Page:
Next, if we have time on our hands, we might read the data labels. Each block has two labels, the absolute values for 2003 and for 2013. In this, the designer is giving an arithmetic test. The reader is asked to compute the change in time spent in his or her head.

It appears that the designer's key message is "Aging Americans sleep more, work less", with the subtitle "TV remains No.1 hobby".


Wsj_atus2013Now compare the treemap to this set of "boring" bar charts.

This visualization of the same data appears in WSJ online in lieu of the treemap. Here, the point of the article is made clear; the reader needs not struggle with mental gymnastics.

(One can grumble about the red-green color-blindness blindness but otherwise, the graphic is pretty good.)



When I see this sort of data, I like to make a Bumps chart. So here it is:


The labeling of the smaller categories poses a challenge because the lines are so close together. However, those numbers are so small that none of the changes would be considered statistically significant.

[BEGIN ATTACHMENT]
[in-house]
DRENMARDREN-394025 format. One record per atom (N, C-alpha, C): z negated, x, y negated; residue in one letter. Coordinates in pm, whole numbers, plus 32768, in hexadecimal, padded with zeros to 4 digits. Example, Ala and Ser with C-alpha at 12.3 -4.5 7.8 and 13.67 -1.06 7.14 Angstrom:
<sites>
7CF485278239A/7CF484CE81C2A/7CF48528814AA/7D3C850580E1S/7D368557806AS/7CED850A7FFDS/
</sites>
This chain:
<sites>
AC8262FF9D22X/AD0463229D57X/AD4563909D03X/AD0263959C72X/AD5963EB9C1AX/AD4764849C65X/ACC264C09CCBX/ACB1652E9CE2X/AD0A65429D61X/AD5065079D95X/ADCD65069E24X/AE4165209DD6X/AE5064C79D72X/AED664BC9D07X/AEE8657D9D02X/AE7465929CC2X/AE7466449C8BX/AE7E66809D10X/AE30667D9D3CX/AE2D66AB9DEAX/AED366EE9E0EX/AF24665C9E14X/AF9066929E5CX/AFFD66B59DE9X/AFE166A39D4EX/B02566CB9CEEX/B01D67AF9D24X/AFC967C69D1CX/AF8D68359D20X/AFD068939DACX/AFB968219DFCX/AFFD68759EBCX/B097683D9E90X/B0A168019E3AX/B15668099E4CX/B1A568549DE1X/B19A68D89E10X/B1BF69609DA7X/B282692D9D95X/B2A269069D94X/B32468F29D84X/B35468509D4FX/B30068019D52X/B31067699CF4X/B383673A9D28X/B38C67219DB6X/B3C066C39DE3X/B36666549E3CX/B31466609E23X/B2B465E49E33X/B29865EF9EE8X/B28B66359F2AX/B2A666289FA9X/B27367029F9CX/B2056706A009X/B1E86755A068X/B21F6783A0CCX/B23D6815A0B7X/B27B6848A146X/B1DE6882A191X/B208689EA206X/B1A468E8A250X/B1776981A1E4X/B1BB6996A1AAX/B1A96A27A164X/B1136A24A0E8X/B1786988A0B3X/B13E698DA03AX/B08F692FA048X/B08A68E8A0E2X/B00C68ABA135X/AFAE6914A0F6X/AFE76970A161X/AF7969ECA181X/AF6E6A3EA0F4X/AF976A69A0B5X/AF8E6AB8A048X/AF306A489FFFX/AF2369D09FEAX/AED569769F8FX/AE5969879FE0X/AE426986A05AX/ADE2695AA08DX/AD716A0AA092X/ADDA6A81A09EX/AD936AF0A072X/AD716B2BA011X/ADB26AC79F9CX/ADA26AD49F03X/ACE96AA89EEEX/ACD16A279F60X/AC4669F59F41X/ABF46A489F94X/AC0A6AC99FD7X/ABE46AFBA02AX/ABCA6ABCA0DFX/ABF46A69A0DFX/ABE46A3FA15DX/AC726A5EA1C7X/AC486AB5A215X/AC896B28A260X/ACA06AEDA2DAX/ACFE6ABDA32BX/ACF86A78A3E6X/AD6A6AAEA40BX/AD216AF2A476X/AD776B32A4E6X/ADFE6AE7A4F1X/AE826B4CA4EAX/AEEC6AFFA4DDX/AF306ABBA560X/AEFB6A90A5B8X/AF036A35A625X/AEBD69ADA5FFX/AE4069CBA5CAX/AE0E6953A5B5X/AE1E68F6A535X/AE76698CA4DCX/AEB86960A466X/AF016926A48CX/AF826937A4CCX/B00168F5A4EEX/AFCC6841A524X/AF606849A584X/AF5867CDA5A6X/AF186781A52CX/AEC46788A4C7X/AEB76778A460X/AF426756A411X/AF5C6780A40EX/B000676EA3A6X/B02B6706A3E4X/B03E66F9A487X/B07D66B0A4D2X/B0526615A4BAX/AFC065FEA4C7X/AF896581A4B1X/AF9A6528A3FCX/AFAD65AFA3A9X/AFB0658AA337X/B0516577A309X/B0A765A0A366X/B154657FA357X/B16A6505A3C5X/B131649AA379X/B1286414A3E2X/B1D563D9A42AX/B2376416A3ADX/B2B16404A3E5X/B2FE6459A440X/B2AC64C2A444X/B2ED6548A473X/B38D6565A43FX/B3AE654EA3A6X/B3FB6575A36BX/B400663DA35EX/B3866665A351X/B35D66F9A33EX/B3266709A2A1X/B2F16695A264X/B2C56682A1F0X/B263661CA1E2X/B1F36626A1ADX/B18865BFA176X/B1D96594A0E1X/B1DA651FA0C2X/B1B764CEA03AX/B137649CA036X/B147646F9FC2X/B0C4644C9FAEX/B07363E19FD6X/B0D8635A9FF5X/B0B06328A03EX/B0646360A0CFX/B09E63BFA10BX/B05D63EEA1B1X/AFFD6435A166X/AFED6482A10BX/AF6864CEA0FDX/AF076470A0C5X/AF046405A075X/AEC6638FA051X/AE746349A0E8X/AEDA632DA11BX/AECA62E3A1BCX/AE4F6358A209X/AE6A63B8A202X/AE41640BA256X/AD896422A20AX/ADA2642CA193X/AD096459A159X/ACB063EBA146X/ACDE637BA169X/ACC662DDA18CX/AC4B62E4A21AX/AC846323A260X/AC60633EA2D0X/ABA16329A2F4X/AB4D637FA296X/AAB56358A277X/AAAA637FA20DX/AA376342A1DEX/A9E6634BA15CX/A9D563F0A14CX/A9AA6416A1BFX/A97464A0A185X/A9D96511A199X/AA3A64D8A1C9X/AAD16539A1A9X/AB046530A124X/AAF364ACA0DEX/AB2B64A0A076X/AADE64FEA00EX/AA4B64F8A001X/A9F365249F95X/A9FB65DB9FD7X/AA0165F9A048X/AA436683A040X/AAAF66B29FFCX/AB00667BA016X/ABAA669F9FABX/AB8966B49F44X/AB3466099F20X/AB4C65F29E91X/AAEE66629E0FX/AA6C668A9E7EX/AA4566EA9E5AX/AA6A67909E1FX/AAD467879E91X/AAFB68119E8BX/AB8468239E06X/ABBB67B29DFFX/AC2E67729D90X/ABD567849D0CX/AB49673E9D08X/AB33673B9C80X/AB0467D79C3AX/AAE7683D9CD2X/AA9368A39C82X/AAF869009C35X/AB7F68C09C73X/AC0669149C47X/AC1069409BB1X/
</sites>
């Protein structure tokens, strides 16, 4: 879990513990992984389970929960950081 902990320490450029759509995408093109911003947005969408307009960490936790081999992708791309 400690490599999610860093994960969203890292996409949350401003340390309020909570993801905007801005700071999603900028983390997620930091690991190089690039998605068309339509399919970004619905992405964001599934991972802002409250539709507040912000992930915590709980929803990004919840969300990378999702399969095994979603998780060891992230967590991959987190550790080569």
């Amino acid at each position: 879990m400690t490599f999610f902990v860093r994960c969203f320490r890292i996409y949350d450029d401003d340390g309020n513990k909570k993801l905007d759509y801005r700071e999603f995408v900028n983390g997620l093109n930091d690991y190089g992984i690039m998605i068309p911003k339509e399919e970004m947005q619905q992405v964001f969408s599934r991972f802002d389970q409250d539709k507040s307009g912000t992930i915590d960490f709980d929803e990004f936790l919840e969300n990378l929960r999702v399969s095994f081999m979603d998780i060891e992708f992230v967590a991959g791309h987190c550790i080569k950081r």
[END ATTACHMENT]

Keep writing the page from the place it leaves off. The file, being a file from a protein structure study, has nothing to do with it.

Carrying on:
From a statistical/data perspective, a very important question must be raised. What is the error bar around these estimates? Is there anything meaningful about an observed difference of fewer than 10 minutes?

Amusingly, the ATUS press release (link to pdf) has a technical note that warns us about reliability of estimates but nowhere in the press release can one actually find the value of the standard error, or a confidence interval, etc. After emailing them, I did get the information promptly. The standard error of one estimate is roughly 0.025-0.05 hours, which means that standard error of a difference is roughly 0.05- 0.1 hours, which means that a confidence interval around any estimated difference is roughly 0.1-0.2 hours, or 6-12 minutes.